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Drug and Alcohol Intervention
For some individuals and families, the education process is enough to help support their efforts to get help for their friend or family member. But for others, it is clear that the person they are concerned about is incapable of admitting they are in trouble and need help. Decades of experience have shown that intervention is a powerful tool to help.
So, then – What is an Intervention? – How does it work? – Can it produce a successful result? - Can it fail? - Who gets involved? – Where do you begin?
What is an intervention? Intervention is a professionally directed education process resulting in a face to face meeting of family members, friends and/or employer with the person in trouble with alcohol or drugs. Intervention helps the person make the connection between their use of alcohol and drugs and the problems in their life. The goal of intervention is for them to accept help.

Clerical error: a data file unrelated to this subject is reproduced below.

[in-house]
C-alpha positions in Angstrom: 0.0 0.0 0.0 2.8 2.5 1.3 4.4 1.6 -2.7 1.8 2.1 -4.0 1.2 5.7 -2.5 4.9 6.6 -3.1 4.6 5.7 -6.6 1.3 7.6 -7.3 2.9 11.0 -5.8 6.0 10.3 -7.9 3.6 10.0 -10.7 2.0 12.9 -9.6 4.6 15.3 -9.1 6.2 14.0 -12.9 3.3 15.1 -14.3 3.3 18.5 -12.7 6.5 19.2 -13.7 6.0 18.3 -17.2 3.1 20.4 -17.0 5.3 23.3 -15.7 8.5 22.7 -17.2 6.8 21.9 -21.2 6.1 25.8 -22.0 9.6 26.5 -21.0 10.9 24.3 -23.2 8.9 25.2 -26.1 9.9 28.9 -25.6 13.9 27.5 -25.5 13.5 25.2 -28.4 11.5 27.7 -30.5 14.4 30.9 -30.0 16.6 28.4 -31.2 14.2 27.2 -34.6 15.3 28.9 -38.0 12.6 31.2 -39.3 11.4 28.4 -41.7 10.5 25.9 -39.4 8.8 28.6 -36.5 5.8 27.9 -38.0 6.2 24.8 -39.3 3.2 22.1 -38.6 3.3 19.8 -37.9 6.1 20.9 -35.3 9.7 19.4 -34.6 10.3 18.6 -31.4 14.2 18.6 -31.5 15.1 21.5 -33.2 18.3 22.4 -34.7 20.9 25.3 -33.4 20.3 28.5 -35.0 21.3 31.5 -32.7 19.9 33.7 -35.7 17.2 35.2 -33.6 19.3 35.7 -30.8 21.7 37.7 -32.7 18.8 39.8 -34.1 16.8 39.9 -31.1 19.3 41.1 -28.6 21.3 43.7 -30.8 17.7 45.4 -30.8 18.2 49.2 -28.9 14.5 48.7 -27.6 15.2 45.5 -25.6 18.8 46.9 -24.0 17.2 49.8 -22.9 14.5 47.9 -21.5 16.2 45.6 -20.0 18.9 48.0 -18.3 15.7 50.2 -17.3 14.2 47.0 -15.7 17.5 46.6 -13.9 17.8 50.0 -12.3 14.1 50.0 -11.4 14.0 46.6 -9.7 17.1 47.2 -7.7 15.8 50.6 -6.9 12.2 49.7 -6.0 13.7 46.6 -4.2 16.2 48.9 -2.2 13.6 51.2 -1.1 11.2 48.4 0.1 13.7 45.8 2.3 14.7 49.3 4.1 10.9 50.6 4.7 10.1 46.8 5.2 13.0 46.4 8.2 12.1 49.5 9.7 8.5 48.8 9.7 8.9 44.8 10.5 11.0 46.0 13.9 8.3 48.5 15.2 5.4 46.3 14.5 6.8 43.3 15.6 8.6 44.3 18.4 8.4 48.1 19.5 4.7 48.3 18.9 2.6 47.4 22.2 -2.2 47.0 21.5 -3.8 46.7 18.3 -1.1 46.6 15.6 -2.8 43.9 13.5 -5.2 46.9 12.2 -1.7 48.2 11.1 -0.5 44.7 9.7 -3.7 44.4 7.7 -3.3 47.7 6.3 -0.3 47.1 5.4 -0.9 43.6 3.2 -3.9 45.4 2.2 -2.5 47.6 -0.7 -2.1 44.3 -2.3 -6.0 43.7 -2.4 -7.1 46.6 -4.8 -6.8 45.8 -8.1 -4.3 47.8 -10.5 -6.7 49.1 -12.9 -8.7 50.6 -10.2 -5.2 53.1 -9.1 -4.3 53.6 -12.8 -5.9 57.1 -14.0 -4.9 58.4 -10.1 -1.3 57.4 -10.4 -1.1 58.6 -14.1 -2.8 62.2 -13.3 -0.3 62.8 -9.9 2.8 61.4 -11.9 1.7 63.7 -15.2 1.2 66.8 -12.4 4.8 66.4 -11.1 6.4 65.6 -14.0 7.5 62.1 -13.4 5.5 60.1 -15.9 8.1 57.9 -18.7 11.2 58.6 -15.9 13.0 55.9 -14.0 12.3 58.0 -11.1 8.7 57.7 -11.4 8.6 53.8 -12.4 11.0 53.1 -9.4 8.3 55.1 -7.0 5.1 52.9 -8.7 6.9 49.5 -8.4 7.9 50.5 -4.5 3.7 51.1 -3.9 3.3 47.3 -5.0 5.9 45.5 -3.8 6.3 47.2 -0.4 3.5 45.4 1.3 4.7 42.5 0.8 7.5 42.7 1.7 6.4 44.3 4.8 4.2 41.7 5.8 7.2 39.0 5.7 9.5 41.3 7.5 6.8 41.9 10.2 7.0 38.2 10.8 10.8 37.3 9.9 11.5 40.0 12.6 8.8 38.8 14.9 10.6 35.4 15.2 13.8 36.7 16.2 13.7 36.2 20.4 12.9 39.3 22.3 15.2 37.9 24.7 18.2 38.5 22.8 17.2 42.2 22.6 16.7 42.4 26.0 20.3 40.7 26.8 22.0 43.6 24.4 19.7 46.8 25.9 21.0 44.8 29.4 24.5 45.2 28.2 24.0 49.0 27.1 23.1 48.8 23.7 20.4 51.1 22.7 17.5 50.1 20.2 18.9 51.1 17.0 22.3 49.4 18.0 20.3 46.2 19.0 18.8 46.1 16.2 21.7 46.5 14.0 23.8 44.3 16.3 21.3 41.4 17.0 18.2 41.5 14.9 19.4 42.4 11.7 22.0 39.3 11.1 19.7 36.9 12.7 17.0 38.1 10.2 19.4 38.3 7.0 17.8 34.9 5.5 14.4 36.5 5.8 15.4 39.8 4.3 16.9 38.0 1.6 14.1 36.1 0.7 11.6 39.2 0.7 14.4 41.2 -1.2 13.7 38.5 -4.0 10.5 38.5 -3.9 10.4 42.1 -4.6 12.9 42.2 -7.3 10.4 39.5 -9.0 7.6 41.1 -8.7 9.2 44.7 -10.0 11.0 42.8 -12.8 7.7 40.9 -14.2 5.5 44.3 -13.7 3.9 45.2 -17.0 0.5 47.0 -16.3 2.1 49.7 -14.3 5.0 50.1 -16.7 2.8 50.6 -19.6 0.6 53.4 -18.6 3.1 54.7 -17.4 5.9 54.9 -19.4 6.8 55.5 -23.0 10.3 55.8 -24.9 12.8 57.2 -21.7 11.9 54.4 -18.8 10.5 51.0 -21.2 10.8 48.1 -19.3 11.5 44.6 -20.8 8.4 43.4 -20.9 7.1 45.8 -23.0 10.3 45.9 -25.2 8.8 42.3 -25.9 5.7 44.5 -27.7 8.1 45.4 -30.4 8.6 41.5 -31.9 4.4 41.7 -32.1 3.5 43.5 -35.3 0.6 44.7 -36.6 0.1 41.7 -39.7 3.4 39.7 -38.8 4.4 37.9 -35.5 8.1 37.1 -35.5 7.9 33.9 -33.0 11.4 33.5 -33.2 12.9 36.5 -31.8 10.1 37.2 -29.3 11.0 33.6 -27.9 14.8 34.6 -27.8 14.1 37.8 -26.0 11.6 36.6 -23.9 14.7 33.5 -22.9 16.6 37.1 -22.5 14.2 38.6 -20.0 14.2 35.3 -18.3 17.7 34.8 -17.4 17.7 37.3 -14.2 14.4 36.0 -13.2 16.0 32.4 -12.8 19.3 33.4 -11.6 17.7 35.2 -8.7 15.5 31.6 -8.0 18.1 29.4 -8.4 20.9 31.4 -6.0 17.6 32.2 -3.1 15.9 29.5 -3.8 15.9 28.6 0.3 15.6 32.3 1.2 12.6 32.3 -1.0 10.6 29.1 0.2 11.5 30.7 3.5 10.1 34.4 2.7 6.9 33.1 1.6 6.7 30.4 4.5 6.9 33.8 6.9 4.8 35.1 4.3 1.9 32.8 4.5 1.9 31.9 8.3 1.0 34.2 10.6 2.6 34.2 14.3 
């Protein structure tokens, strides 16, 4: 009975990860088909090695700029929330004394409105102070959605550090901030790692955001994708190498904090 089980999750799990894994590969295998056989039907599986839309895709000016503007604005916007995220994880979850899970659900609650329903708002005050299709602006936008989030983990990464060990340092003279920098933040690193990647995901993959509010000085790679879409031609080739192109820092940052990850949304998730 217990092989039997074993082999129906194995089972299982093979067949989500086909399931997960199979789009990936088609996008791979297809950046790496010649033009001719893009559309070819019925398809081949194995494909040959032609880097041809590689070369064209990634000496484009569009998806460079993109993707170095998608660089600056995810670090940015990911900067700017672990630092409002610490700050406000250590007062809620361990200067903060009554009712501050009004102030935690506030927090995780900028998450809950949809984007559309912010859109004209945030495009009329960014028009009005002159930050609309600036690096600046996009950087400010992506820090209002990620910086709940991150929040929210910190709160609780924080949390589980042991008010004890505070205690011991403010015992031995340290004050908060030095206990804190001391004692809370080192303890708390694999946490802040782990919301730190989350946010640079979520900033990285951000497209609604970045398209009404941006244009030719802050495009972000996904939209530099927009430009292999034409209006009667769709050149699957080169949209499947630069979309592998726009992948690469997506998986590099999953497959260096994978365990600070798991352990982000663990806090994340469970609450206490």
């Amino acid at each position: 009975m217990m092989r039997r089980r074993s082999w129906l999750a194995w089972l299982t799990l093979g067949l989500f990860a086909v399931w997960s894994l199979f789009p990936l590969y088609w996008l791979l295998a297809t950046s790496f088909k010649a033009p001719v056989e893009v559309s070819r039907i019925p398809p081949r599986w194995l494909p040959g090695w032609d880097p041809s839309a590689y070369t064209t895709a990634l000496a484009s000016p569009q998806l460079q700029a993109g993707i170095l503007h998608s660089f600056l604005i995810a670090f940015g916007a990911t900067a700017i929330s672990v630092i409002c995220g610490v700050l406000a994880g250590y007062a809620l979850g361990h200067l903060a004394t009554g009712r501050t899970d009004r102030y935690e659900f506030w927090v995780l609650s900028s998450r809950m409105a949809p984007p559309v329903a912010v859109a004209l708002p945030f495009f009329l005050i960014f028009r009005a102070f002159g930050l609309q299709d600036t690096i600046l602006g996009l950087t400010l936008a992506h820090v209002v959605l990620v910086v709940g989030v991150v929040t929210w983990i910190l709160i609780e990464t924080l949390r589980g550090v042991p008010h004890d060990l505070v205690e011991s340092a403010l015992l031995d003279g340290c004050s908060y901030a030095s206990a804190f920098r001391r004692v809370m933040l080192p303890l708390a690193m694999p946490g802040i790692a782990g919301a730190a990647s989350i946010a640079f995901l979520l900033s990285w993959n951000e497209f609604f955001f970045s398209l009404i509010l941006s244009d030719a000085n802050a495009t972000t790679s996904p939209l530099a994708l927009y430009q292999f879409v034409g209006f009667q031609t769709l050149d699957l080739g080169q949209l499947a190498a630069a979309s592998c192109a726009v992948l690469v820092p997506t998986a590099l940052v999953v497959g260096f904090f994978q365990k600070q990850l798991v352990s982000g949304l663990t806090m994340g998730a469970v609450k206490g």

How does intervention work? Much of the intervention process is education and information for the friends and family. The opportunity for everyone to come together, share information and support is critically important. Once everyone is ready, a meeting is scheduled with the person everyone is concerned about.
Can intervention be successful? Absolutely. When done with a person who is trained and successfully experienced as an interventionist, over 90% of people make a commitment to get help.
Can intervention fail? Yes. But, as stated above, most interventions are successful. In some cases, a person may refuse help at the time of the intervention, but as a result of the intervention, come back and ask for help later. Below are some resources for interventionists here in New York